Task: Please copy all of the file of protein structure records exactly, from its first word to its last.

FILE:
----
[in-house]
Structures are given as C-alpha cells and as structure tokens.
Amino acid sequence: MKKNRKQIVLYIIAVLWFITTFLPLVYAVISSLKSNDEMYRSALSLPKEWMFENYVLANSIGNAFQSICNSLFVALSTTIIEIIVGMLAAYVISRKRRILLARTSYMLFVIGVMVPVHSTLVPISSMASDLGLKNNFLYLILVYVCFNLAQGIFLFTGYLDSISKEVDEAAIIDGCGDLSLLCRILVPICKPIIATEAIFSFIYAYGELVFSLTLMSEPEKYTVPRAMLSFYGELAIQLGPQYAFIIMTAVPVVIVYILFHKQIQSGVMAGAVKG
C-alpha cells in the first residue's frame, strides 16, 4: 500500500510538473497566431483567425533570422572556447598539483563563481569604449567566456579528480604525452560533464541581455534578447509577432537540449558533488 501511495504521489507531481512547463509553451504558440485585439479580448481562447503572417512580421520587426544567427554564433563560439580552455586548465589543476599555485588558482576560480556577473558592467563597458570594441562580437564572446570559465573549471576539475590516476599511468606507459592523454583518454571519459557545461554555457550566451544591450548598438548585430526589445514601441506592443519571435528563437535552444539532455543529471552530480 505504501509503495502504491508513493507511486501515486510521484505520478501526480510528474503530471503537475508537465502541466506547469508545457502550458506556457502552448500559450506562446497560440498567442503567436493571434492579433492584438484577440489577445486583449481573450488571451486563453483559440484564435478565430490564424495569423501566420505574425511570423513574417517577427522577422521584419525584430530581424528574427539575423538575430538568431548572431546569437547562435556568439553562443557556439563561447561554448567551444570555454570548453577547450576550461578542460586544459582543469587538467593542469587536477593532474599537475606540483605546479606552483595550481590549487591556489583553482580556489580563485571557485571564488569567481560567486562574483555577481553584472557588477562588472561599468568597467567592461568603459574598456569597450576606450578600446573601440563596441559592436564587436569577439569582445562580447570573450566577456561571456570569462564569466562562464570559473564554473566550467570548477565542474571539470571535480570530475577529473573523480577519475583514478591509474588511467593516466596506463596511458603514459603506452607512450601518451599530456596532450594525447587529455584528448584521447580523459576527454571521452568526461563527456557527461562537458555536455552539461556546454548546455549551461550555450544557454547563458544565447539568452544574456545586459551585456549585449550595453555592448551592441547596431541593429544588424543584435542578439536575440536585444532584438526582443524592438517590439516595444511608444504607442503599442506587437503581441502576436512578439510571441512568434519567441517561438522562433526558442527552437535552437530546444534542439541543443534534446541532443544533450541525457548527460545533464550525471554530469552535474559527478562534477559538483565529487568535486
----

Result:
[in-house]
Structures are given as C-alpha cells and as structure tokens.
Amino acid sequence: MKKNRKQIVLYIIAVLWFITTFLPLVYAVISSLKSNDEMYRSALSLPKEWMFENYVLANSIGNAFQSICNSLFVALSTTIIEIIVGMLAAYVISRKRRILLARTSYMLFVIGVMVPVHSTLVPISSMASDLGLKNNFLYLILVYVCFNLAQGIFLFTGYLDSISKEVDEAAIIDGCGDLSLLCRILVPICKPIIATEAIFSFIYAYGELVFSLTLMSEPEKYTVPRAMLSFYGELAIQLGPQYAFIIMTAVPVVIVYILFHKQIQSGVMAGAVKG
C-alpha cells in the first residue's frame, strides 16, 4: 500500500510538473497566431483567425533570422572556447598539483563563481569604449567566456579528480604525452560533464541581455534578447509577432537540449558533488 501511495504521489507531481512547463509553451504558440485585439479580448481562447503572417512580421520587426544567427554564433563560439580552455586548465589543476599555485588558482576560480556577473558592467563597458570594441562580437564572446570559465573549471576539475590516476599511468606507459592523454583518454571519459557545461554555457550566451544591450548598438548585430526589445514601441506592443519571435528563437535552444539532455543529471552530480 505504501509503495502504491508513493507511486501515486510521484505520478501526480510528474503530471503537475508537465502541466506547469508545457502550458506556457502552448500559450506562446497560440498567442503567436493571434492579433492584438484577440489577445486583449481573450488571451486563453483559440484564435478565430490564424495569423501566420505574425511570423513574417517577427522577422521584419525584430530581424528574427539575423538575430538568431548572431546569437547562435556568439553562443557556439563561447561554448567551444570555454570548453577547450576550461578542460586544459582543469587538467593542469587536477593532474599537475606540483605546479606552483595550481590549487591556489583553482580556489580563485571557485571564488569567481560567486562574483555577481553584472557588477562588472561599468568597467567592461568603459574598456569597450576606450578600446573601440563596441559592436564587436569577439569582445562580447570573450566577456561571456570569462564569466562562464570559473564554473566550467570548477565542474571539470571535480570530475577529473573523480577519475583514478591509474588511467593516466596506463596511458603514459603506452607512450601518451599530456596532450594525447587529455584528448584521447580523459576527454571521452568526461563527456557527461562537458555536455552539461556546454548546455549551461550555450544557454547563458544565447539568452544574456545586459551585456549585449550595453555592448551592441547596431541593429544588424543584435542578439536575440536585444532584438526582443524592438517590439516595444511608444504607442503599442506587437503581441502576436512578439510571441512568434519567441517561438522562433526558442527552437535552437530546444534542439541543443534534446541532443544533450541525457548527460545533464550525471554530469552535474559527478562534477559538483565529487568535486